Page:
I have written extensively about the proposition, one that mainstream economists doggedly refuse to discuss, that a falling interest-rate structure has a deleterious effect on accumulated capital. Capital is destroyed across the board simultaneously and stealthily. By the time the damage is discovered, it is too late to do anything about it and firms go bankrupt in droves. The falling trend of interest rates is the unrecognized cause of the depression that is presently devastating the world economy — just as it also was 80 years ago. Nowhere is the erosion of capital caused by falling interest rates is more obvious than in the case of the capital of the pension funds. They must earn adequate return on their investments, but a falling rate of interest frustrates this effort. At the lower rate the original schedule of capital accumulation cannot be met. Continue reading

ECON 101 – LECTURE 2

GOLD STANDARD UNIVERSITY

Summer Semester, 2002

Monetary Economics 101: The Real Bills Doctrine of Adam Smith

Lecture 2

DON’T FIX THE PRICE OF GOLD!

July 8, 2002

– Let the Gold Eagle Coin Soar without the Heavy Baggage of Dollar Debt –
– Don’t Let the Banks Sabotage the New Gold Coin Standard – – The World without Banks –

Courtesy of Antal E Fekete @ Professor Fekete.com:

I extend a hearty welcome to my audience at the first university course offered in the 21st century on the gold standard, made possible by Gold-Eagle University, an educational website to offer you knowledge put under taboo by mainstream/establishment universities. Taking this course will not get you a degree, but it may get you something more precious: a better understanding of the world, its past, present, and future.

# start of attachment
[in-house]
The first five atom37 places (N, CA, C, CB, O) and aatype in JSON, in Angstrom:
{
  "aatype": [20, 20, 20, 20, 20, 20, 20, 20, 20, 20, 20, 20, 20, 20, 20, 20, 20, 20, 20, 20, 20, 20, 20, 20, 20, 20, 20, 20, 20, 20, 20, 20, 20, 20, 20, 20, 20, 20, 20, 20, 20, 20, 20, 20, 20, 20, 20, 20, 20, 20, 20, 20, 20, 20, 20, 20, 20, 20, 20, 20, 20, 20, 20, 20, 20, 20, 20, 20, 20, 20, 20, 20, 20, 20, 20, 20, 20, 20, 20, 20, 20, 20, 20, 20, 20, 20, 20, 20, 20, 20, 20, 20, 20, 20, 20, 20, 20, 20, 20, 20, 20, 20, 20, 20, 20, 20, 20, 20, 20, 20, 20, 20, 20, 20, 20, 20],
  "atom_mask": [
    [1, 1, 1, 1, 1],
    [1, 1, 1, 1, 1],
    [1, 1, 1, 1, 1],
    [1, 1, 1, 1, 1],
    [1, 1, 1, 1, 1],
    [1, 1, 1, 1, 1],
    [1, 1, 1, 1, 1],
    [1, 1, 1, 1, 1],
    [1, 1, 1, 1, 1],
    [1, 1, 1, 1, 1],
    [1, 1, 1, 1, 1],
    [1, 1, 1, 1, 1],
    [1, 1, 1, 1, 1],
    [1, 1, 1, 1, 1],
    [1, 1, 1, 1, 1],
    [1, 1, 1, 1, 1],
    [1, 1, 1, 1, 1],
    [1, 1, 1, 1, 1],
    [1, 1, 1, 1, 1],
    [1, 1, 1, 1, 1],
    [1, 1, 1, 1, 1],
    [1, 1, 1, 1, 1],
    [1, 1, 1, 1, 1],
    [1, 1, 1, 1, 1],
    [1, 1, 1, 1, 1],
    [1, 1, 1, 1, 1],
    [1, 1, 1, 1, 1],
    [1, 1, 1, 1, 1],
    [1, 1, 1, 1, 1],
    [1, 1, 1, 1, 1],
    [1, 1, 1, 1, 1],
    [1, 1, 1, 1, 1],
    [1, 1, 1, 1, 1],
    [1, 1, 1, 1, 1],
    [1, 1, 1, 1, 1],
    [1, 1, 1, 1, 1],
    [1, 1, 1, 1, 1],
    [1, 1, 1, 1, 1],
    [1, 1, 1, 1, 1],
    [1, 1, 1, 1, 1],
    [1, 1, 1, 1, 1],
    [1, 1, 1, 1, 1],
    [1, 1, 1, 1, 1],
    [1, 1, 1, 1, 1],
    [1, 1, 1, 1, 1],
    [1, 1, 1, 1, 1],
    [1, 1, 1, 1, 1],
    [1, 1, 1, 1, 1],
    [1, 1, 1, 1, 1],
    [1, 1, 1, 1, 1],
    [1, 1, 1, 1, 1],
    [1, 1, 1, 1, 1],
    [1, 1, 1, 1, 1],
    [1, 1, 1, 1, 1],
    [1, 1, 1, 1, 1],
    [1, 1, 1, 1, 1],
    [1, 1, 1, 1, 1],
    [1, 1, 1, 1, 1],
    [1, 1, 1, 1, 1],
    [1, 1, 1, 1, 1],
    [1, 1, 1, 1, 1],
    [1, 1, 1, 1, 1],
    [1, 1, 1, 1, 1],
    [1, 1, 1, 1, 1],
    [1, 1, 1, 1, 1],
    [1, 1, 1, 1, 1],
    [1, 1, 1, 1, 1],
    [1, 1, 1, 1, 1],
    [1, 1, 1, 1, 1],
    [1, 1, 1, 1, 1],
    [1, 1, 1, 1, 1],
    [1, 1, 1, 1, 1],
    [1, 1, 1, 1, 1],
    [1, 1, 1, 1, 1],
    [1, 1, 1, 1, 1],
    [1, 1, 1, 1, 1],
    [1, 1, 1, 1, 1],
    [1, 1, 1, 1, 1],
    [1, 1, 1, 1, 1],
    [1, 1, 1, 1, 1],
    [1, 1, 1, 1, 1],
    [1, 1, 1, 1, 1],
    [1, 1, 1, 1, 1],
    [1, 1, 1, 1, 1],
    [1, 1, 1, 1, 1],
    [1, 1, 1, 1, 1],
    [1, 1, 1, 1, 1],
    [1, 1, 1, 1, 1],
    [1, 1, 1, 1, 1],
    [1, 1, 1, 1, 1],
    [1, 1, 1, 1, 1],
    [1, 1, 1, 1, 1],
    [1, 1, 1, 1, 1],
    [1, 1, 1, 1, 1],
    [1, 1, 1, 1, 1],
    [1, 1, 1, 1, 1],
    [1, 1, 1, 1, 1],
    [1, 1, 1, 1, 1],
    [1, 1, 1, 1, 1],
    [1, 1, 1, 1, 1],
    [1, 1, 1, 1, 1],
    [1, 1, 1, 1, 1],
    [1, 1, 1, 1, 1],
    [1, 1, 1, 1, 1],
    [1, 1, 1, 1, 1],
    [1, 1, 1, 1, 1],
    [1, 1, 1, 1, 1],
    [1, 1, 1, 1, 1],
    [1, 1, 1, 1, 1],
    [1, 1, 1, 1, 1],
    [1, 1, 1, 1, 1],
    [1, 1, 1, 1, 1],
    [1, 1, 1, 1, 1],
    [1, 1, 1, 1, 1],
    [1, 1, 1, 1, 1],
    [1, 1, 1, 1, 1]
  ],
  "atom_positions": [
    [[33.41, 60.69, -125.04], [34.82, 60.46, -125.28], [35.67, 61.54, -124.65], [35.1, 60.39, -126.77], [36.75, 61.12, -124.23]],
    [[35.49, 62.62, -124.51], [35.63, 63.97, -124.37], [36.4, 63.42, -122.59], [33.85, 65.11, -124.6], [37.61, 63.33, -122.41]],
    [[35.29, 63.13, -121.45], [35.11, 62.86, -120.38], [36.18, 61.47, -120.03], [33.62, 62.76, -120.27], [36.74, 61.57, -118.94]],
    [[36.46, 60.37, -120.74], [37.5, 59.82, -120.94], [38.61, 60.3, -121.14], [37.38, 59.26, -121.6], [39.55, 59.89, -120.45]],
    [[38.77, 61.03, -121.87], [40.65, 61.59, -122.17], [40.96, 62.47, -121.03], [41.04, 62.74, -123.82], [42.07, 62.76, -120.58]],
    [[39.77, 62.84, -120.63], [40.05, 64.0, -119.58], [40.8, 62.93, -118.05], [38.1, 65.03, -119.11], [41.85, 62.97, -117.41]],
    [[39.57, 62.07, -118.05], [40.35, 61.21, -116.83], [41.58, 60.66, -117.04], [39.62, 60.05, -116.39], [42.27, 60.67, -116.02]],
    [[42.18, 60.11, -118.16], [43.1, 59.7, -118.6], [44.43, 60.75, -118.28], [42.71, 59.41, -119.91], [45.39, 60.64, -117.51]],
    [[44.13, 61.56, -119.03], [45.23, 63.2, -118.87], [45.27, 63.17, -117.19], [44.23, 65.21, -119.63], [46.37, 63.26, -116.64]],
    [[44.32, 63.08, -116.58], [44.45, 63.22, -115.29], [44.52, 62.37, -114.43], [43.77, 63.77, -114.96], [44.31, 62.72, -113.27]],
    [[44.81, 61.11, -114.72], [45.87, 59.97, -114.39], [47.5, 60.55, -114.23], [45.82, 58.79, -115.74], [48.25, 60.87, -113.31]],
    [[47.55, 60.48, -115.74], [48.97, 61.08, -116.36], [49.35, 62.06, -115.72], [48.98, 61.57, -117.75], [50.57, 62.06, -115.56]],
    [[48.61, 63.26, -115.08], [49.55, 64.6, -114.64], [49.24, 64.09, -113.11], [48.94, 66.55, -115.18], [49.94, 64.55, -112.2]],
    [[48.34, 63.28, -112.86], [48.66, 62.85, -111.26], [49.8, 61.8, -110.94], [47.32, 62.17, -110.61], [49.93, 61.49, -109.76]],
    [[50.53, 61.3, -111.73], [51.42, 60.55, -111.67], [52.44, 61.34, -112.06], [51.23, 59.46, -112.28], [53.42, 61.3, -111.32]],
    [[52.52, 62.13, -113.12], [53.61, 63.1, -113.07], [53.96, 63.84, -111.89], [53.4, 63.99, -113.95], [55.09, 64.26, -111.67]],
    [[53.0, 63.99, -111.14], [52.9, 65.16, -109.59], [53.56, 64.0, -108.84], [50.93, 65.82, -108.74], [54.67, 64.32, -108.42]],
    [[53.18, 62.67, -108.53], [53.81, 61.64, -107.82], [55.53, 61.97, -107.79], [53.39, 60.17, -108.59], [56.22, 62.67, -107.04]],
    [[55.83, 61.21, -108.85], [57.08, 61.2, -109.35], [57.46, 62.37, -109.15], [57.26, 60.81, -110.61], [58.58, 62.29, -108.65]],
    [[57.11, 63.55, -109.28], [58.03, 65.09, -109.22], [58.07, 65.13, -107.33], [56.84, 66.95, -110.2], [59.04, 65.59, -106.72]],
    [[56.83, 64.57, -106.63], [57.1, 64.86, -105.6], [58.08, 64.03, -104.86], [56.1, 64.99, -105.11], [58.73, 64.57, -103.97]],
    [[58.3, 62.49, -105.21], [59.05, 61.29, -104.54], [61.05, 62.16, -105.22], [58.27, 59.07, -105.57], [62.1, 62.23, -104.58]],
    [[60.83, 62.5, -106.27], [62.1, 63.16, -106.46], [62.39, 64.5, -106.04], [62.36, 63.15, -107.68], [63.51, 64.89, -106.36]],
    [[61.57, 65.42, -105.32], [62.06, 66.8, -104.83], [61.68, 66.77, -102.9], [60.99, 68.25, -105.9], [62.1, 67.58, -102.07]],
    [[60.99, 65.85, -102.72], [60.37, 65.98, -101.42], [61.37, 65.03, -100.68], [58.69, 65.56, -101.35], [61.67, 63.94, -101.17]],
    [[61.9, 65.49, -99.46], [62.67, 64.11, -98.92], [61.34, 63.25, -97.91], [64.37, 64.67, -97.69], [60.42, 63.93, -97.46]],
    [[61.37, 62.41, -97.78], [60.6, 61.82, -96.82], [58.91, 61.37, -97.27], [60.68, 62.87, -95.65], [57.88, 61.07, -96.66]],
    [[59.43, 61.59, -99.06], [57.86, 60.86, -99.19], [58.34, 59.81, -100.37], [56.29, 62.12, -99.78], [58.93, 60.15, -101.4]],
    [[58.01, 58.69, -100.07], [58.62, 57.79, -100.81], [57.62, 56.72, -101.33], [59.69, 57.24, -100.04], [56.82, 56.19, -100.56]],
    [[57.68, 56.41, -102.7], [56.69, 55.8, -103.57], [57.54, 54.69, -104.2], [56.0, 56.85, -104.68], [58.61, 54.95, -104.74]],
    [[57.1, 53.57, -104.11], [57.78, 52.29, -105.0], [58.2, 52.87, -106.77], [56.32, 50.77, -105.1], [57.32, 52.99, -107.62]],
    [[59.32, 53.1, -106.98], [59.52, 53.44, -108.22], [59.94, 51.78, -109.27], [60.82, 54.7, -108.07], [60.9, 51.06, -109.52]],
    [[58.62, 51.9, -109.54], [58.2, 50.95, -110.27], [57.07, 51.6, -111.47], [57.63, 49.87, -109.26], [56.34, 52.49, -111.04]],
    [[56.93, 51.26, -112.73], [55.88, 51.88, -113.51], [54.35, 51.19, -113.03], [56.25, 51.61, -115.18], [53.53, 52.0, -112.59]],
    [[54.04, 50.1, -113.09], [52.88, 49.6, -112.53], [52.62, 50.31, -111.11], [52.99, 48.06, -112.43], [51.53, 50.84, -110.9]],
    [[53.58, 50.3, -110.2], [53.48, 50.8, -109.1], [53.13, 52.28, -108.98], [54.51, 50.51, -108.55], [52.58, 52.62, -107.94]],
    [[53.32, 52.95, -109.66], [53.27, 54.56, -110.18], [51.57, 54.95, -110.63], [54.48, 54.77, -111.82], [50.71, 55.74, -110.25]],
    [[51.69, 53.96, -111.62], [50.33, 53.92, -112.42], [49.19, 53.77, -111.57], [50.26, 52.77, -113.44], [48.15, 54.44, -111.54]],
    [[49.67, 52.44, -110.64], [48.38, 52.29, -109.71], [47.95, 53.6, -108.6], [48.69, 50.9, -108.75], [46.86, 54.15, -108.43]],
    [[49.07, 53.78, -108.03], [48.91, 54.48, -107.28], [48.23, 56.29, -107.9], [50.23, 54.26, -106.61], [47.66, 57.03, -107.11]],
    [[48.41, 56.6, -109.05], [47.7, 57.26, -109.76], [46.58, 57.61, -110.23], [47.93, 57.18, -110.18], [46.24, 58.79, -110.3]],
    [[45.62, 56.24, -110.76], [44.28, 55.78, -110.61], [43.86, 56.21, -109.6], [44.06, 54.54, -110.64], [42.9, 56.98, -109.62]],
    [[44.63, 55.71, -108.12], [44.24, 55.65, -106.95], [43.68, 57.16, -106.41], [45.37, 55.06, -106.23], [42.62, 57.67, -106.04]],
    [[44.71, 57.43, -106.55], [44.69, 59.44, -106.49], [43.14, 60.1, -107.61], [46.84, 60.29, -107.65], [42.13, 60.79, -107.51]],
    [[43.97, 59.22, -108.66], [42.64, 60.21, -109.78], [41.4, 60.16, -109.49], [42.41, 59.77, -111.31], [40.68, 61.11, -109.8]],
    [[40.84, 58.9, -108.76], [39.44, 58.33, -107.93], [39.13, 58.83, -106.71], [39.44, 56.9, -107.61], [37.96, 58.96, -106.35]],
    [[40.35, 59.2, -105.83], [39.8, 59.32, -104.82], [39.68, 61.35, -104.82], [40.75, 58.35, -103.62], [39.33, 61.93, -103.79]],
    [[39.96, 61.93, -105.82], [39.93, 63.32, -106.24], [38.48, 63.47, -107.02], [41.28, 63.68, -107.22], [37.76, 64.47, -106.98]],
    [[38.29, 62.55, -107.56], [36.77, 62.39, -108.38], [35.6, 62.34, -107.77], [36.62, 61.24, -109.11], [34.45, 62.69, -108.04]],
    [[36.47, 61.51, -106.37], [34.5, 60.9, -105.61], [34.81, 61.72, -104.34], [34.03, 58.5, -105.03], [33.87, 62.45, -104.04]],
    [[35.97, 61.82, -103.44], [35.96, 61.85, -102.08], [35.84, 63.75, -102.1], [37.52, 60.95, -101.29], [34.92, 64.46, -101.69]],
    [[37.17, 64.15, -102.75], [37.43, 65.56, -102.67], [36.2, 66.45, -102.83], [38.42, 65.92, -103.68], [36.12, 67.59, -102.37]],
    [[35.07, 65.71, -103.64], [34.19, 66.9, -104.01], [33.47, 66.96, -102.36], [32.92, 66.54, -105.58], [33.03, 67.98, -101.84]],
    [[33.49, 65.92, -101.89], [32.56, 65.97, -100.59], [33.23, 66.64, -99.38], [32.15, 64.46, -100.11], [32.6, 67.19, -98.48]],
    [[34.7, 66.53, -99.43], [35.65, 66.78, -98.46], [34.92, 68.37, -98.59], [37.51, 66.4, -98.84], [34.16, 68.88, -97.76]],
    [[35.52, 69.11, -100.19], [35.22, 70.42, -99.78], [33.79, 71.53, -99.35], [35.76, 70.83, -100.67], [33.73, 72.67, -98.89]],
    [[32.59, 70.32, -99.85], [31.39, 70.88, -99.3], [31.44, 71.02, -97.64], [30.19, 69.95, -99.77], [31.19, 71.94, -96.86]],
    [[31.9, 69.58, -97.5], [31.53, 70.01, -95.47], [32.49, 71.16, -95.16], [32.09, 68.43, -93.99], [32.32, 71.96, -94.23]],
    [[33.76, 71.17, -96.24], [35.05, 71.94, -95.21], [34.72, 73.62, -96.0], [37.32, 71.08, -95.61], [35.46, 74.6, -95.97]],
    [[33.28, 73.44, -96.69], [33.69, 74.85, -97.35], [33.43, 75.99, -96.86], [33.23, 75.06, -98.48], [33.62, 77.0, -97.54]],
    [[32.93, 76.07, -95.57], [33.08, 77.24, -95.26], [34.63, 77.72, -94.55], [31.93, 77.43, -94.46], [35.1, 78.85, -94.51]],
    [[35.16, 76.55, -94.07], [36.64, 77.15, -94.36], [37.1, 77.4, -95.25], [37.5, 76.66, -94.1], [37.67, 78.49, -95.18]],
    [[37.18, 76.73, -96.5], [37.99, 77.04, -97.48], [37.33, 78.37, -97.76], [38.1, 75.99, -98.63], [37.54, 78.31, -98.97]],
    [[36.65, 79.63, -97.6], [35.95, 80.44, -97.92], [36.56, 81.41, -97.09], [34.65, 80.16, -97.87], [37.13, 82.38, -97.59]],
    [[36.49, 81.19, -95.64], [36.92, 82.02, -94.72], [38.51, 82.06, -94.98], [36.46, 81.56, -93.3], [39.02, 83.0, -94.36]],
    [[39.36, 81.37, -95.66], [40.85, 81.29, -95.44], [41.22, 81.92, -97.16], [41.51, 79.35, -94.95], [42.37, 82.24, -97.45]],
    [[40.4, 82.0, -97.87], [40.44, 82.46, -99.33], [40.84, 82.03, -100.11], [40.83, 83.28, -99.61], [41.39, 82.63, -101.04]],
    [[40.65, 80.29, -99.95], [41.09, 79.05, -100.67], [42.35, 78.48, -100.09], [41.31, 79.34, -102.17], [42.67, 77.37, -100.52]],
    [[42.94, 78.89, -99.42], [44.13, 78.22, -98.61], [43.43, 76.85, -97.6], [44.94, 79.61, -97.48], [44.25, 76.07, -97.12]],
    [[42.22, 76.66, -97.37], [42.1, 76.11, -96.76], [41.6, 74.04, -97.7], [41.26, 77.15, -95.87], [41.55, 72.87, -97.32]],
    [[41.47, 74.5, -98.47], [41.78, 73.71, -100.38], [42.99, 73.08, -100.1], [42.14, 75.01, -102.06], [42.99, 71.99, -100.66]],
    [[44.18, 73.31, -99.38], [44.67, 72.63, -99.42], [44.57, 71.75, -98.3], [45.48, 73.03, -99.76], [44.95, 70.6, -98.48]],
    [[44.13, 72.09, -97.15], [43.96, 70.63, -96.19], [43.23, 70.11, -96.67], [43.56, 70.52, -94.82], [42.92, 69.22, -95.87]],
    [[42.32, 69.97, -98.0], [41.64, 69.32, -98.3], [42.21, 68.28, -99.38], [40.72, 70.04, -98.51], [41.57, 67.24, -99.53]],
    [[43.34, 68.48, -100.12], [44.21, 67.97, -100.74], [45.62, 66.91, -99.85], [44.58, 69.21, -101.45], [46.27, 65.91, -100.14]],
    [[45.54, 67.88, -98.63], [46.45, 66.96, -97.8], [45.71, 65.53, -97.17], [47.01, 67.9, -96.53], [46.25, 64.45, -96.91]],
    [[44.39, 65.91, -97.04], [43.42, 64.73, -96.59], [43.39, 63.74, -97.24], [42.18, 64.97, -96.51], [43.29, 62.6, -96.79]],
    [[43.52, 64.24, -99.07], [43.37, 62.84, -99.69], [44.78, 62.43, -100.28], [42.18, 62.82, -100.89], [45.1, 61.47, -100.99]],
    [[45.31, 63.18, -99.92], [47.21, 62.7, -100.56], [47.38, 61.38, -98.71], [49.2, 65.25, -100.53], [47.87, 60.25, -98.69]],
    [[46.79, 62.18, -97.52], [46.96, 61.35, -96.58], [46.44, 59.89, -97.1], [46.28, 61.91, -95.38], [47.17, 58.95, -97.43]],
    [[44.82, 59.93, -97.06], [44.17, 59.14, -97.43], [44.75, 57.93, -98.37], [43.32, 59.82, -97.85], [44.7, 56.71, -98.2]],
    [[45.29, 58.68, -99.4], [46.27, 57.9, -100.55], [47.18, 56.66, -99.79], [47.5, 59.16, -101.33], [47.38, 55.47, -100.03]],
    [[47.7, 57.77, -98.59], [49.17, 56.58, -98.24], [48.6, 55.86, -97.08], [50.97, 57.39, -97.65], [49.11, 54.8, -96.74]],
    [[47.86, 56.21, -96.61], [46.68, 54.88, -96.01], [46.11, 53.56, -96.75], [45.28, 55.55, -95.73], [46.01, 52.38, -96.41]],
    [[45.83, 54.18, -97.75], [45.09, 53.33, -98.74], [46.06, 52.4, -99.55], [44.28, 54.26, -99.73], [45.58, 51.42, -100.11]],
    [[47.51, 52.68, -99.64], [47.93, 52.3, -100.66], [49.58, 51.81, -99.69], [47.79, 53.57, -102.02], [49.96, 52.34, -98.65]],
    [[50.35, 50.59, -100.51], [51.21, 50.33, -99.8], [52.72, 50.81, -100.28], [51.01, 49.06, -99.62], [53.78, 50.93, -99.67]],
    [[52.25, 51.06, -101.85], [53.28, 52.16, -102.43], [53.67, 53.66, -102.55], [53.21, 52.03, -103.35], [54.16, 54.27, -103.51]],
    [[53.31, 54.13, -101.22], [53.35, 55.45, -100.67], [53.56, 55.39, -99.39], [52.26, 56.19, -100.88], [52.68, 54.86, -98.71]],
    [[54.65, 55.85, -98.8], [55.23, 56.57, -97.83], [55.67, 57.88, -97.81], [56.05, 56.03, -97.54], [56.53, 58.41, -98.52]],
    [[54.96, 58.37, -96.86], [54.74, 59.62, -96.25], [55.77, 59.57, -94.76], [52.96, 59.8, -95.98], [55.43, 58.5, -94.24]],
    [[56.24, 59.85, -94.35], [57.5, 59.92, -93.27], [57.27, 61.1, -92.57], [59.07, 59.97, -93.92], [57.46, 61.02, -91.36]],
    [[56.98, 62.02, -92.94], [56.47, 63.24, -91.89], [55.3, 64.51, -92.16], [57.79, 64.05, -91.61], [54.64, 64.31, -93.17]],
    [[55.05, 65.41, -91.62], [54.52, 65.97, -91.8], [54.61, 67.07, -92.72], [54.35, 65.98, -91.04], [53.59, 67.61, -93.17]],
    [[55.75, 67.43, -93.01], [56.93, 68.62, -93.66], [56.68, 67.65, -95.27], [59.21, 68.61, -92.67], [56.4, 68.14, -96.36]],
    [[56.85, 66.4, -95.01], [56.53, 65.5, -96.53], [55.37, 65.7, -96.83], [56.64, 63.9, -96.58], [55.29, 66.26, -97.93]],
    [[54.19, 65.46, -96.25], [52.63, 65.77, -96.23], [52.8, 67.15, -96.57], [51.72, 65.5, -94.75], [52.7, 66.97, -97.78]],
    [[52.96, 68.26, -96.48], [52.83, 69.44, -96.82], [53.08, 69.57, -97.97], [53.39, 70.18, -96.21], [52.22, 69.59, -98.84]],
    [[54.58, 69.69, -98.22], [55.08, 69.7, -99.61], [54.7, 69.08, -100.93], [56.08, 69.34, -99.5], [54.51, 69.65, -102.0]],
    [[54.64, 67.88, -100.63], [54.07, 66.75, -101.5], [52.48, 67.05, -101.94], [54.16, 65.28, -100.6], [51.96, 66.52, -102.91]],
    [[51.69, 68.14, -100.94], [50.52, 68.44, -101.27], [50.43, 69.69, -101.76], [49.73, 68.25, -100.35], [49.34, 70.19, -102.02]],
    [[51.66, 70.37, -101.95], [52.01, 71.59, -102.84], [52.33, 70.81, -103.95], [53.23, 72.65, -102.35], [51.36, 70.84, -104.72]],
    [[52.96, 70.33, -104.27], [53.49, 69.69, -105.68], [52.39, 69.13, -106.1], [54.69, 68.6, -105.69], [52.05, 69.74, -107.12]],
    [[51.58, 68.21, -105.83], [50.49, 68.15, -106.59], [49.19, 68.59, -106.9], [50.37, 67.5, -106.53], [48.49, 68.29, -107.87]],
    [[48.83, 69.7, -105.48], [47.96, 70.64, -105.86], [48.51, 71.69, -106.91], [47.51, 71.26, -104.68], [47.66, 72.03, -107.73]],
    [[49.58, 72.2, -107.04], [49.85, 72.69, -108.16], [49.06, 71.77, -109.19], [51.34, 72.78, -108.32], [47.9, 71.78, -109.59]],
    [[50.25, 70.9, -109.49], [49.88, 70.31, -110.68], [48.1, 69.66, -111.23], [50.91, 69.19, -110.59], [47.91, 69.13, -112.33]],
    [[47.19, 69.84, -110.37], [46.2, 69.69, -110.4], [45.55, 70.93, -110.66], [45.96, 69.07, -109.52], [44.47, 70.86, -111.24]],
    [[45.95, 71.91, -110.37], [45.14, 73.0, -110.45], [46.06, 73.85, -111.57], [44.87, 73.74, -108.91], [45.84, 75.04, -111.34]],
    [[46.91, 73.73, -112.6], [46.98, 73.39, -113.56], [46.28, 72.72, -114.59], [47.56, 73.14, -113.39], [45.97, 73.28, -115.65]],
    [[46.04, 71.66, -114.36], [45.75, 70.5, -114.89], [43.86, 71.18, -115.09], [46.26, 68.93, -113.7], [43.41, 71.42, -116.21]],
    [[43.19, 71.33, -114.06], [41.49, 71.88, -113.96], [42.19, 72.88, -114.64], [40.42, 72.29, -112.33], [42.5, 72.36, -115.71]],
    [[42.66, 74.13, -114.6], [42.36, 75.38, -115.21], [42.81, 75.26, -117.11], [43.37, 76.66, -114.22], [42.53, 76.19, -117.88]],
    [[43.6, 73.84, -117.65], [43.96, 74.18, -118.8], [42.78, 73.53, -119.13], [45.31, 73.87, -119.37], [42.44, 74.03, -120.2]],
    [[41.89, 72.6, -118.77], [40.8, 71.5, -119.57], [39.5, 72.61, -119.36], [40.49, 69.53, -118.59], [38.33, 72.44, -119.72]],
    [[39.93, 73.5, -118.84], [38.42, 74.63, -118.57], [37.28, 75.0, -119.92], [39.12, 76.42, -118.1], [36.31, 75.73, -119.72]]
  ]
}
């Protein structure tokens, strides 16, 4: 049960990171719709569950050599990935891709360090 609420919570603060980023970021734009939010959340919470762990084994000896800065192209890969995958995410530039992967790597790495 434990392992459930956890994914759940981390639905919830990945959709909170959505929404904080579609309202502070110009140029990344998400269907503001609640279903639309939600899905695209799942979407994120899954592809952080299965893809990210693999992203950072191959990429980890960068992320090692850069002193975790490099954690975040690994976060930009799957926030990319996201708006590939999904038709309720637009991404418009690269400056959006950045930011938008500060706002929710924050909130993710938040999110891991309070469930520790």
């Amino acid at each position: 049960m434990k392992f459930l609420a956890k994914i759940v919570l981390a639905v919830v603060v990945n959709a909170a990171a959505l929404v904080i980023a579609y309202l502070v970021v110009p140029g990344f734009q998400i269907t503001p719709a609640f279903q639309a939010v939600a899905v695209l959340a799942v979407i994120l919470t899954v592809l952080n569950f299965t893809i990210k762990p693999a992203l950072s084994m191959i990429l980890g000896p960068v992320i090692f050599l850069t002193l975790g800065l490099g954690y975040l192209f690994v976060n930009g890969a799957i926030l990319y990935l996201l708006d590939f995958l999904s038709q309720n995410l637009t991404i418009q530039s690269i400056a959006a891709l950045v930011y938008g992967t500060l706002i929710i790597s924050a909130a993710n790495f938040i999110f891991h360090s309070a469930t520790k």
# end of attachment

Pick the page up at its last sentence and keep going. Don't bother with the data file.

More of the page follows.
In last week’s inaugural lecture I offered a blueprint for a new gold coin standard the features of which can be summed up as follows:

(1) Open the Mint to free and unlimited coinage of gold. The one-ounce Gold Eagle coin should be adopted as a monetary unit minted for the account of anyone tendering the right amount and purity of gold, free of charge.

(2) To get the grass-root circulation of gold coins going, labor organizations (including those of pensioners and retired people) ought to be involved through their Credit Unions offering gold-coin deposit facilities. Banks must be excluded.

(3) Short-term credit to move goods from the producer to the consumer should be provided by the bill market, rather than by the banks, on the pattern of the pre-1914 way to finance world trade with gold.

(4) Long-term credit to the economy should be provided by the gold-bond market. The primary demand for gold bonds comes from financial institutions offering gold life insurance and gold annuity policies to the people. The primary supply is from the government and firms that want to operate on the basis of gold capital. Gold bonds must have a sinking fund protection. Issuers of gold bonds must see the revenues with which to retire the liability.

Parallel Monetary Standard

The first remark on this blueprint which, as far as I am aware, is new and radically different from any other that has been offered so far, is that it expressly avoids fixing the price of gold. At least for a transitional period that may last for several years, the paper dollar and the Eagle gold coins would circulate side-by side at a floating exchange rate. In other words, there would be a parallel monetary standard and the paper dollar would be free to compete with the Gold Eagle. The market should in the end decide which of the two deserved to survive. This is a major departure from historical precedents, which have all involved the stabilization of the paper currency in terms of gold. The question arises: why should we have such a complicated blueprint when a simpler one, fixing the gold price, could accomplish the same objective? Continue reading